DALLAS - Deborah Birx, who served as the White House COVID-19 response coordinator under former President Donald Trump, is joining the Dallas-based George W. Bush Institute as senior fellow, the organization announced Friday.

Birx will contribute to policy initiatives to better prepare the country for another pandemic at the George W. Bush Institute. This is one of her most recent moves after she was criticized by many as an apologist for Trump’s widely criticized coronavirus response. She retired from the White House task force as it transitioned to President Joe Biden’s administration.

Birx spent four decades as a public health official, with a large part of her career focused on combating the HIV and AIDS epidemic, including overseeing the implementation of the U.S. President’s Emergency Plan for AIDS Relief (PEPFAR), a program Bush created. She had previously worked with the institute on its “Go Further” initiative to reduce cervical cancer among women with HIV living in sub-Saharan Africa.

“President and Mrs. Bush witnessed the impact of the global HIV/AIDS epidemic 20 years ago and responded by founding the Global Fund and PEPFAR,” Birx said in a press release. “They believed the crisis could be tackled with people, funding, and compassion for others. We can do the same today by confronting pandemics with empathy and unity in action.”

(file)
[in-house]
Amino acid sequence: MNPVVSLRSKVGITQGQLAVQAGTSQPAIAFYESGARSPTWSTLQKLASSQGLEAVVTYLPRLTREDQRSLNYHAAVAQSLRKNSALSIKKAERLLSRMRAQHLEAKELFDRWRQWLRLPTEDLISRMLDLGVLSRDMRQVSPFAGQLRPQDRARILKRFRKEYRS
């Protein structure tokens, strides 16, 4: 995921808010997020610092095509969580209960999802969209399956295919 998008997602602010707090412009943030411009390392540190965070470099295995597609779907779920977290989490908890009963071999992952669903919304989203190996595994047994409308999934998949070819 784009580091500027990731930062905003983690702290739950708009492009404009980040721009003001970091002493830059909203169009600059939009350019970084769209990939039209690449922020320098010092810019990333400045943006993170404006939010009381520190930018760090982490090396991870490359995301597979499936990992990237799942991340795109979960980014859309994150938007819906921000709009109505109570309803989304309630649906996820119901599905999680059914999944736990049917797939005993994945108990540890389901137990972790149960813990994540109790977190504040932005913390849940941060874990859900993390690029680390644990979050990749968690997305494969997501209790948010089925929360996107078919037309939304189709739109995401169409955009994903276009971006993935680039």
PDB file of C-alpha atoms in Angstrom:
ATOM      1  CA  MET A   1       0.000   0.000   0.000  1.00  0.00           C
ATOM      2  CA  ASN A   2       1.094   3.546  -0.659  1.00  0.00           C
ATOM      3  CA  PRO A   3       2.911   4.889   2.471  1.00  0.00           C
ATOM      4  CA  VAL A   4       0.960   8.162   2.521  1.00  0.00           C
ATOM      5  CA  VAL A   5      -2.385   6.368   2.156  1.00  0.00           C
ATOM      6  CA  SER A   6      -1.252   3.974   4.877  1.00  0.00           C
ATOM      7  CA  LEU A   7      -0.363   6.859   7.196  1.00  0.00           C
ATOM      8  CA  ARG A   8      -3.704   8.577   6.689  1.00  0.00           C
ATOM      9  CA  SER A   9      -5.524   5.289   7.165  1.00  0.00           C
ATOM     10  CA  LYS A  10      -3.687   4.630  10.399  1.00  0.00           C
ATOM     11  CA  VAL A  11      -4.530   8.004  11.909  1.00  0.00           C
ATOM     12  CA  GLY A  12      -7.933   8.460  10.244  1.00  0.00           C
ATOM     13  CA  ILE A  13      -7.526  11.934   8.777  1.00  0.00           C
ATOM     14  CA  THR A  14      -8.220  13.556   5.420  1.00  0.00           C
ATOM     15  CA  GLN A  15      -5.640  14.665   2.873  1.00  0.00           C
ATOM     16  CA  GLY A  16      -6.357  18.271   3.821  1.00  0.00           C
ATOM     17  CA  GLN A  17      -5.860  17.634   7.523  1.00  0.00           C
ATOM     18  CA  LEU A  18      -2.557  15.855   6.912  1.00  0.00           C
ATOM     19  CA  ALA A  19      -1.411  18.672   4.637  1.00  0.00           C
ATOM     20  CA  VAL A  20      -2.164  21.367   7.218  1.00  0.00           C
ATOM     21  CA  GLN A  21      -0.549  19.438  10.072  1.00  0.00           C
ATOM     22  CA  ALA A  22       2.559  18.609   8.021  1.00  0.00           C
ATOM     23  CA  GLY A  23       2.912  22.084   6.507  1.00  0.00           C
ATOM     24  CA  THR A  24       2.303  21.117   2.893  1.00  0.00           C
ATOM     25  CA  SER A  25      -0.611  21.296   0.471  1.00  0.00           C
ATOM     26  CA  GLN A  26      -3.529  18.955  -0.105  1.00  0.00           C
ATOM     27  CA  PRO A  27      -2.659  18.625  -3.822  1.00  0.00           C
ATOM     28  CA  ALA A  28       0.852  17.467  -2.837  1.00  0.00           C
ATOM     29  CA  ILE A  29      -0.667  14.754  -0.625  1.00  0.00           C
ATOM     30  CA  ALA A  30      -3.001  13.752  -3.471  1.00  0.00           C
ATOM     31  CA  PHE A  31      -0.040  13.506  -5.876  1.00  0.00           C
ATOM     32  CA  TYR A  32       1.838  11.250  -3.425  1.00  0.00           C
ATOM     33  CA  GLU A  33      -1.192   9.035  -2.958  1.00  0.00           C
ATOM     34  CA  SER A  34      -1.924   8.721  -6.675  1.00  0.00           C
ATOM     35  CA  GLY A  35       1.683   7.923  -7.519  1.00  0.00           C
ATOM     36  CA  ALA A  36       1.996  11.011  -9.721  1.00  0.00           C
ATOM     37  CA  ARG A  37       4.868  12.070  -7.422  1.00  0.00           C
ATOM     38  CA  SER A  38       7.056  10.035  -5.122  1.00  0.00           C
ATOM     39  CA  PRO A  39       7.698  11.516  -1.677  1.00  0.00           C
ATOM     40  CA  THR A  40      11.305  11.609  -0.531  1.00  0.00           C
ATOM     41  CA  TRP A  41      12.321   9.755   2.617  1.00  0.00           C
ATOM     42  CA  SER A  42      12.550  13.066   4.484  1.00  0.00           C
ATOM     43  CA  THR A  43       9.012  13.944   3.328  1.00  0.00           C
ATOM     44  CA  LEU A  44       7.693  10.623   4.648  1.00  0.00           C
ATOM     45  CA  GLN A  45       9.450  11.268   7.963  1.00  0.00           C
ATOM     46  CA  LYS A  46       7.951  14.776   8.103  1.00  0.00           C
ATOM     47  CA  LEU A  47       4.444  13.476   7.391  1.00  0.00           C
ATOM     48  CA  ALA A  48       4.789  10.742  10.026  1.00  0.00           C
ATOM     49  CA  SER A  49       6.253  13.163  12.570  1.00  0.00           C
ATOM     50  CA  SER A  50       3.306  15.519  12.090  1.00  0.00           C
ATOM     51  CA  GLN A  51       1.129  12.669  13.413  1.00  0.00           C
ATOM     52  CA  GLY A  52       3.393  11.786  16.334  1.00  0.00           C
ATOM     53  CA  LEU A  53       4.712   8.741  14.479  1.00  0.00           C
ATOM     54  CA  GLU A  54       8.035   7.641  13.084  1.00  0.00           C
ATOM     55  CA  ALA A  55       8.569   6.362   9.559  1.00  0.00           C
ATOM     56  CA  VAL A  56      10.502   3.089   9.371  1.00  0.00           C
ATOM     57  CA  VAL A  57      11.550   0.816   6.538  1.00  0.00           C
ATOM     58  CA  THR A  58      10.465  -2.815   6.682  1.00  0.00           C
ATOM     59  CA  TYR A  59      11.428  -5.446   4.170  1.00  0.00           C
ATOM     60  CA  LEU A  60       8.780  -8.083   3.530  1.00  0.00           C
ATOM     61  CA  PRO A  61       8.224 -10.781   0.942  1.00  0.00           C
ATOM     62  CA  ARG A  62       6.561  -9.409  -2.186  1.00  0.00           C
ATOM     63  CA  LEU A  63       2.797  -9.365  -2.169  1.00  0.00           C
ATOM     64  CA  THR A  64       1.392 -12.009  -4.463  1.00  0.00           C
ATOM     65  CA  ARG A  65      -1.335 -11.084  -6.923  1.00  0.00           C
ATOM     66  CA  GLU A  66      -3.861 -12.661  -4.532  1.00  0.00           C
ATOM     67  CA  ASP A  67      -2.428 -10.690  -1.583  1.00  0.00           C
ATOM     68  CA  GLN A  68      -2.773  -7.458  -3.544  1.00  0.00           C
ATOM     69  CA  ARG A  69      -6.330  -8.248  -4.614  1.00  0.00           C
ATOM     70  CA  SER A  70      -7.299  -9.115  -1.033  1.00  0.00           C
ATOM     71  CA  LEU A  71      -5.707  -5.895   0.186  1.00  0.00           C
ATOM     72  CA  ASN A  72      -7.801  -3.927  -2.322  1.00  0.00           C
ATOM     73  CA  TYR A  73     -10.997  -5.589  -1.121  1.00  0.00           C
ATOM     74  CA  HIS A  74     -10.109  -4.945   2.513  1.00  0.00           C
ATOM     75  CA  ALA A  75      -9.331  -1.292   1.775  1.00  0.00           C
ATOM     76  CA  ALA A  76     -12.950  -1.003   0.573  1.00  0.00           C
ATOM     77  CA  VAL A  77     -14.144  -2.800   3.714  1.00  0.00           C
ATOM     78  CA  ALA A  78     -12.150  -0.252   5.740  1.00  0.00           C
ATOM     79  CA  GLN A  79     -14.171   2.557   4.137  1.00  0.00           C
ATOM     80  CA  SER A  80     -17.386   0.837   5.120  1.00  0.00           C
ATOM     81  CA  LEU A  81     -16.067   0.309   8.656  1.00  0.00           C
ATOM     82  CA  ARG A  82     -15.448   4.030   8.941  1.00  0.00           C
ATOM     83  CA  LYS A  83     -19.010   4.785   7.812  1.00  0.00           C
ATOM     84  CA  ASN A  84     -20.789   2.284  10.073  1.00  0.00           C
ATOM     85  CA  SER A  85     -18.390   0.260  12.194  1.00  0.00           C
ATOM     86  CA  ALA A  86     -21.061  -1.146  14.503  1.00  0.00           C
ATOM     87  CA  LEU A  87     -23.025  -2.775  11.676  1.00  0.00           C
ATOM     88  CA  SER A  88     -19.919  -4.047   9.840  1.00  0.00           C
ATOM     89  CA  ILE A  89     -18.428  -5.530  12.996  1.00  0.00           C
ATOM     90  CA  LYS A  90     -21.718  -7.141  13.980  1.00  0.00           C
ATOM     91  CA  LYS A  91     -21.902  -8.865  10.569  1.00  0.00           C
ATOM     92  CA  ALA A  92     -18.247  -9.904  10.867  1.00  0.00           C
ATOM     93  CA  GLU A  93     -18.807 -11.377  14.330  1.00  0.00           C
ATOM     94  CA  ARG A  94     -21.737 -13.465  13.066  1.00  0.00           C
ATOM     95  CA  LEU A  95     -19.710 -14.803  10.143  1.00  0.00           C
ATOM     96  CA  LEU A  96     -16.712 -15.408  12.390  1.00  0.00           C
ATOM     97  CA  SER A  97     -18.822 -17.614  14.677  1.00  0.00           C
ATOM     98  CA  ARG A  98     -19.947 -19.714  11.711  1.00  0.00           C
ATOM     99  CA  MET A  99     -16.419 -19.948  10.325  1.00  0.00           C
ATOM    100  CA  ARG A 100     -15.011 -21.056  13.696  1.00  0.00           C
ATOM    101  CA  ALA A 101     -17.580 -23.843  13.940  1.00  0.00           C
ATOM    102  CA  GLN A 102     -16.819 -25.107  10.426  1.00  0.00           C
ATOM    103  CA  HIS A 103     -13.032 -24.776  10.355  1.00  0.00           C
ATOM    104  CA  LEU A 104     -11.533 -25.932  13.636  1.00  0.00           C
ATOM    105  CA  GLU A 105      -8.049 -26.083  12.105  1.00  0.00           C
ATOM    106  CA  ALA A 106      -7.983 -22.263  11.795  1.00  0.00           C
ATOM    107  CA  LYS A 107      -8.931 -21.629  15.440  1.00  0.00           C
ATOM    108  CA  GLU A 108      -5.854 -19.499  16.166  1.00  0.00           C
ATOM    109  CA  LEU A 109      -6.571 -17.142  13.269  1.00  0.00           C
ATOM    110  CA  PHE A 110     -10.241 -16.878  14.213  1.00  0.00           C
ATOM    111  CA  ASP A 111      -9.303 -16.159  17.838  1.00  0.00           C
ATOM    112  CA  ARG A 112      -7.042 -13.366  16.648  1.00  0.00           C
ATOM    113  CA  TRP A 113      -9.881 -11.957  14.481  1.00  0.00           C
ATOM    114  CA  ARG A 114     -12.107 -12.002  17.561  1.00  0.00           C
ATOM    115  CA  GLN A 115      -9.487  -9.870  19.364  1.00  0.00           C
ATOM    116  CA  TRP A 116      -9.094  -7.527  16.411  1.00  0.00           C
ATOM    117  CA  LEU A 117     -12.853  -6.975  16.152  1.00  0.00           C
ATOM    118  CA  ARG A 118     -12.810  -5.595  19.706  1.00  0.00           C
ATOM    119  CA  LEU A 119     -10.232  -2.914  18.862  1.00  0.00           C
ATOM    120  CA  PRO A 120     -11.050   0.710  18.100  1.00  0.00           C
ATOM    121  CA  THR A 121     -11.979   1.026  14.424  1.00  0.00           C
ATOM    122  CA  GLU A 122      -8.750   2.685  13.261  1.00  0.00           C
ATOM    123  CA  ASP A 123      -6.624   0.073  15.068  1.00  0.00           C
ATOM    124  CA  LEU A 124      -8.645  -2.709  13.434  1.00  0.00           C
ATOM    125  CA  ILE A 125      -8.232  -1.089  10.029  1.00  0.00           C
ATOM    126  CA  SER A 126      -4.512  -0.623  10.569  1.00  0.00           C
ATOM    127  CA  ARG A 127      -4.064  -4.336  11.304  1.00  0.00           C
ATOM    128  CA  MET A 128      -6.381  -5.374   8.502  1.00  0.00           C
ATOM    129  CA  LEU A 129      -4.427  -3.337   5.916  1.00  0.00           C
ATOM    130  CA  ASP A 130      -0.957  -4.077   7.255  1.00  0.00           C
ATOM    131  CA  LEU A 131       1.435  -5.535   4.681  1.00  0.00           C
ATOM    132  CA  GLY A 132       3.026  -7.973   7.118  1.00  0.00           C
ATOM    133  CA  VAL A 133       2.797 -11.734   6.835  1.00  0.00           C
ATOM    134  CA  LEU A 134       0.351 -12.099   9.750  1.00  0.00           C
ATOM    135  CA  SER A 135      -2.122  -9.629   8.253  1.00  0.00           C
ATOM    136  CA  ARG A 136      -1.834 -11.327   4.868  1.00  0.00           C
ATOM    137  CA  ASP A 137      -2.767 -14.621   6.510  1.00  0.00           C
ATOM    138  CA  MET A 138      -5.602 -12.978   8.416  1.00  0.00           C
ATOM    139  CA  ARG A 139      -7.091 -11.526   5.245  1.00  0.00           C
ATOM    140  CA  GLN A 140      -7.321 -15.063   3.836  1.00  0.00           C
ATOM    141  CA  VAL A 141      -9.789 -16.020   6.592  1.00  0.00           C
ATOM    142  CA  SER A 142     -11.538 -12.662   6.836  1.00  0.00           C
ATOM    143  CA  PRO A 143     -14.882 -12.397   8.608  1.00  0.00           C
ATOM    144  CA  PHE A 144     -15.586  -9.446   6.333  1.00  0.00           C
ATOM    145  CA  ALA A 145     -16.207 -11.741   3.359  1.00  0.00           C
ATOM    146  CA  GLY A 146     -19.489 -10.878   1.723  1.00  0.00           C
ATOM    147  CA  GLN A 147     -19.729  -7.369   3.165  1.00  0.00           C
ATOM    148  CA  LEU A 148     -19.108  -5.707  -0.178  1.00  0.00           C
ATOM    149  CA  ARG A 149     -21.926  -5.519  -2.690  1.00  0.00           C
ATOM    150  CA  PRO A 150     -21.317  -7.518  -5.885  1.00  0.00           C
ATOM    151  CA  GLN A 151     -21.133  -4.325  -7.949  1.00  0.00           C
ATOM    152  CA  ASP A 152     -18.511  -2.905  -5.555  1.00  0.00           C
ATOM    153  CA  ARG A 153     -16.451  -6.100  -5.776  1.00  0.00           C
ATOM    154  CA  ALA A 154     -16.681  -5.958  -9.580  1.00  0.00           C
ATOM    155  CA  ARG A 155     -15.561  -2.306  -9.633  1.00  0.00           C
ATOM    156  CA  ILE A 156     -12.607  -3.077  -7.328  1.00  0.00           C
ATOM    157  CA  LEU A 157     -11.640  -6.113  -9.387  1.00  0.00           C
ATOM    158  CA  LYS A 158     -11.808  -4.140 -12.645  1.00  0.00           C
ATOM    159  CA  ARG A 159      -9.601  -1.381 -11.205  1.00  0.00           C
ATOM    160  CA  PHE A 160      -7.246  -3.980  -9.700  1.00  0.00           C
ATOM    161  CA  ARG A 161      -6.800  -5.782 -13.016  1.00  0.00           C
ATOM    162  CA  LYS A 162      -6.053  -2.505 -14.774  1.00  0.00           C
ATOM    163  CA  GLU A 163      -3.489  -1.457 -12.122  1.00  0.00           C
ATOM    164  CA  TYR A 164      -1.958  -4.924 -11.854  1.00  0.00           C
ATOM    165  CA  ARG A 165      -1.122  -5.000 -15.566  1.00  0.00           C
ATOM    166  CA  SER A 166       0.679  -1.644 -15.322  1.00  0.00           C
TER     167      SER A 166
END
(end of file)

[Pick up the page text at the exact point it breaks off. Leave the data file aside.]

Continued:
Holly Kuzmich, the Institute’s executive director, called Birx “an exemplary public servant and renowned expert in the medical field,” in a press release.

“We are grateful that she has brought her expertise, her commitment to saving lives, her compassionate heart, and her brilliant mind to the Bush Institute,” Kuzmich said.

Birx was a colonel in the U.S. Army and previously served at the ambassador level as the U.S. Global Aids coordinator before she was thrown into the national spotlight as the White House COVID response coordinator under Trump. - The Dallas Morning News

Bronze statue of Ruth Bader Ginsburg unveiled in Brooklyn

NEW YORK - A 7-foot-tall bronze statue honoring late Supreme Court Justice Ruth Bader Ginsburg was unveiled Friday morning in her Brooklyn hometown.

Borough President Eric Adams and Assemblywoman Rodneyse Bichotte pulled a sheet off the 650-pound sculpture in the lobby of downtown Brooklyn’s City Point shopping center as cameras clicked.

“She kept that Brooklyn pride and stride as she sat on the bench,” said Adams. “She made it clear - right out of Midwood - that she was happy to be a Brooklynite.”

Brooklyn is returning the love. Her March 15, 1933, birthday will now be celebrated as Justice Ruth Bader Ginsburg Day in the city’s most populous borough.

The liberal icon, who authored groundbreaking opinions and withering dissents during a 27-year run on the nation’s Supreme Court, died Sept. 18.

The statue, crafted by Australian artists Gillie and Marc Schattner, was planned before the justice’s death, and she was aware of the project, said Erica Roseman, a spokesperson for City Point.

The sculpture, made in Australia and then shipped to New York, shows the Columbia Law graduate standing in a judge’s robe, her hands clasped together.

The artists’ new work is one in a series honoring women. The project is intended to offer some balance in a city where depictions of men make up the vast majority of statues. - New York Daily News